"We need countries and companies that control the tools that could save lives to share financial resources, vaccine doses and know-how and to be transparent about their bilateral donations," WHO director-general Tedros Adhanom Ghebreyesus tweeted in April.

The growing crisis in the developing world is putting pressure on advanced economies to do more to help. In India, where devastating scenes of oxygen shortages and overwhelmed crematoriums are unfolding, vaccine makers say that production capacity is limited by the US prioritising raw materials for its own use. Meanwhile, US President Joe Biden's government is also sitting on a stockpile of tens of millions of extra doses after securing enough for the American adult population.

The pandemic's hit to emerging economies is likely to be longer and more sustained.

Most countries in Latin America won't be able to return to pre-pandemic growth levels until 2023 and per capita income won't recover until 2025, later than anywhere else, according to the International Monetary Fund.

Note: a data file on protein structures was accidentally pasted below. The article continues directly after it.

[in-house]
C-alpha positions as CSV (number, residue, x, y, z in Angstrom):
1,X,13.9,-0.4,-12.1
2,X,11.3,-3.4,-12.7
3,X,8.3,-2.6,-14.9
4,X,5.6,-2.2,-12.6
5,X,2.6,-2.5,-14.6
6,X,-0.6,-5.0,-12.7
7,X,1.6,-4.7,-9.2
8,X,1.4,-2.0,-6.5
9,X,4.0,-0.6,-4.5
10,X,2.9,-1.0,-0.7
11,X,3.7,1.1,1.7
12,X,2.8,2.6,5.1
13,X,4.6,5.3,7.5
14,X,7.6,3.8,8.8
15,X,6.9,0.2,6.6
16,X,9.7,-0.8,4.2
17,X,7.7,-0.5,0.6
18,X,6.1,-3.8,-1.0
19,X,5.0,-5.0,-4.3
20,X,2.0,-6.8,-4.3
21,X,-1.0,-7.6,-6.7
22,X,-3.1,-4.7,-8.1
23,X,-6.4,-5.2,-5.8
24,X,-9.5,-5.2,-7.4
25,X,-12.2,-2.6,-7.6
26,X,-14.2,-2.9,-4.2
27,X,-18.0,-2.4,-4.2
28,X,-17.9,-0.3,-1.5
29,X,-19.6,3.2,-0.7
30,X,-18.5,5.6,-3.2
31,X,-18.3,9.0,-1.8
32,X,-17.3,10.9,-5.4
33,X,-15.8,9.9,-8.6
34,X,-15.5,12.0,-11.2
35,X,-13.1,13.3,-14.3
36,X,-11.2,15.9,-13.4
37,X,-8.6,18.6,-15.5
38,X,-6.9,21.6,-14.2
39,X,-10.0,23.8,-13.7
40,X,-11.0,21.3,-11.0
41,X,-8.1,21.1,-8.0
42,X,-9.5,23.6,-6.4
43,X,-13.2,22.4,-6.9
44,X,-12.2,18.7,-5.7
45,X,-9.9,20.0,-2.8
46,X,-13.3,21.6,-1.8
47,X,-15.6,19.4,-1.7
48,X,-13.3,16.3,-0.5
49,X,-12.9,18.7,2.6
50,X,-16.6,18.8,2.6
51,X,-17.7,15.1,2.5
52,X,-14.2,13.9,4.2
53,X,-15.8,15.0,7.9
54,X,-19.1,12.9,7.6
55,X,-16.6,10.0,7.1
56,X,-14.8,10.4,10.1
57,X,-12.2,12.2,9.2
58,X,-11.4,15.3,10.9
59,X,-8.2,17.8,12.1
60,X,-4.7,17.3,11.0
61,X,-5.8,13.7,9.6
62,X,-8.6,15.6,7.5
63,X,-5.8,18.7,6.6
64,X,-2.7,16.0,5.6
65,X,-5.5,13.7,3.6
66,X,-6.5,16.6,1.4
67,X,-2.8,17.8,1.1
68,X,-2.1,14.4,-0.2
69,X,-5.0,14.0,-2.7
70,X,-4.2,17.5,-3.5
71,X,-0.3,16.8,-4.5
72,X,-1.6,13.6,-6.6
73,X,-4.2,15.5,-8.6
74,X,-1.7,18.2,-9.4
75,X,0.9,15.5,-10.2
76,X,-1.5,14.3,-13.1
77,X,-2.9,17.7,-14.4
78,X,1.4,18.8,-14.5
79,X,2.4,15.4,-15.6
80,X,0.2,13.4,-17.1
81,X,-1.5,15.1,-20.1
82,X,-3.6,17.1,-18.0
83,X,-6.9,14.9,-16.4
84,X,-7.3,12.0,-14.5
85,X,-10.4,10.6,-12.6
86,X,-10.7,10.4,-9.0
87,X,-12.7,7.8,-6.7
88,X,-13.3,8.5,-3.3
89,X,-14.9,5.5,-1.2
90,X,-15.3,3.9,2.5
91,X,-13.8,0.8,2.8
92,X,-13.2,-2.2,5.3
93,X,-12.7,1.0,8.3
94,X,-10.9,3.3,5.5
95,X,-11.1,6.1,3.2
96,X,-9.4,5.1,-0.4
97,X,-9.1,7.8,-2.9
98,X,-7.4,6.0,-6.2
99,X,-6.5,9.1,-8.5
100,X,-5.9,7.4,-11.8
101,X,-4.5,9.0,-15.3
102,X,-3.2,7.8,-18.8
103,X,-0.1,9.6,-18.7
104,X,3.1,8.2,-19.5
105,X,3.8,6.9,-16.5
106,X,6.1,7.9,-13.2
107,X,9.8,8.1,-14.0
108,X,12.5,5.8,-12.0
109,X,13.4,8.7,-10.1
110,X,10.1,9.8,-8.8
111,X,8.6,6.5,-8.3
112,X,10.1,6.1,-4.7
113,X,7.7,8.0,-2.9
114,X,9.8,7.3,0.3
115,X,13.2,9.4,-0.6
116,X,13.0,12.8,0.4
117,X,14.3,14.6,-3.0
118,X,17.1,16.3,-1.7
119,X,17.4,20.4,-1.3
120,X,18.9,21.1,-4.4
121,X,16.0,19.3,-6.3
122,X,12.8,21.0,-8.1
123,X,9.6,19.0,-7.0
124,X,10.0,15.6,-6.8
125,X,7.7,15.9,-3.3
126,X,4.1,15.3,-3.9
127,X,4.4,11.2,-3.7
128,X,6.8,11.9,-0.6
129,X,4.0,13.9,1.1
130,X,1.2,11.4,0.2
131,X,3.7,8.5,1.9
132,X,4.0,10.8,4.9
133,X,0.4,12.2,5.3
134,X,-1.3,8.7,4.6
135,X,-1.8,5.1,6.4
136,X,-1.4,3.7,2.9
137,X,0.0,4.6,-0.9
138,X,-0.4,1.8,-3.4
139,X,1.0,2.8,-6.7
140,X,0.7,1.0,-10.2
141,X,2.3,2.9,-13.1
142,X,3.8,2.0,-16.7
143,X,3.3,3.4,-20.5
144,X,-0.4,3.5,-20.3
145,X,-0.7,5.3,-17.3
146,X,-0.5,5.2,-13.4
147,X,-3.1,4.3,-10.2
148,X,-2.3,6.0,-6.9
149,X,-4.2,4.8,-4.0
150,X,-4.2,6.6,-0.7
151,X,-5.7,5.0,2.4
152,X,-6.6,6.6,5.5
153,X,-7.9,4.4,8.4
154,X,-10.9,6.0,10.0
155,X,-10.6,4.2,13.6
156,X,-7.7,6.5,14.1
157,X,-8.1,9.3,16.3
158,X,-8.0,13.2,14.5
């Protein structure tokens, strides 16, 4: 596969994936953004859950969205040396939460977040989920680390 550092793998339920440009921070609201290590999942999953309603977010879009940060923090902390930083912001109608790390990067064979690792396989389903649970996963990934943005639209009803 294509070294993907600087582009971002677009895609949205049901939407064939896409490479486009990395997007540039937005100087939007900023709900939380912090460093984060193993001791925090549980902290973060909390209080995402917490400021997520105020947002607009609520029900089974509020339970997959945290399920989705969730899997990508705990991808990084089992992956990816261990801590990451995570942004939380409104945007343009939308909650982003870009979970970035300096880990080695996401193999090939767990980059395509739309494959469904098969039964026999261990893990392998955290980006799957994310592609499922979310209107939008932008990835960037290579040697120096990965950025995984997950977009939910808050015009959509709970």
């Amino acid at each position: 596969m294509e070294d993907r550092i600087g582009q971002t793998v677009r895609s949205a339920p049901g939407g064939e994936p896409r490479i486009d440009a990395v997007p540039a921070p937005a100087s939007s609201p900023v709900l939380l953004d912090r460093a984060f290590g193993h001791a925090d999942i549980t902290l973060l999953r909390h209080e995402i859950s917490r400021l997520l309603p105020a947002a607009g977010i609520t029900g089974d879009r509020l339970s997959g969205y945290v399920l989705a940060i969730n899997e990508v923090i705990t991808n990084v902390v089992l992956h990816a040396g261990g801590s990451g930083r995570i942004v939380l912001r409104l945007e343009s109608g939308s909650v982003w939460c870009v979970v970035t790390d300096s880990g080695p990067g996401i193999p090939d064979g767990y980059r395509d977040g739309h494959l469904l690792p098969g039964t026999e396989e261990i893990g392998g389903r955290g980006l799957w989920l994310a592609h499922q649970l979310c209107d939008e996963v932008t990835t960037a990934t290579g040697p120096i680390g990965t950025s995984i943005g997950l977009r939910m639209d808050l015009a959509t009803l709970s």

The World Bank says the pandemic will push as many as 150 million people into extreme poverty by the end of 2021.

Vaccine advantage

It's in vaccination where former laggards like the US and Britain have made up for lost ground, with investment in science and research proving pivotal to their leads when it comes to shots. Operation Warp Speed saw some US$18 billion ploughed into developing the first Covid vaccines that have now been administered to cover the equivalent of 35 per cent of the American population.

In Israel, where more than half of the country's nine million people have been fully vaccinated, life is normalising fast. Live theatre and sporting events are back on, mask wearing is no longer required outdoors, restaurants and bars are packed, and students are attending classes in person. In Britain, some pubs are allowed to open while in the US, domestic travel bookings are surging.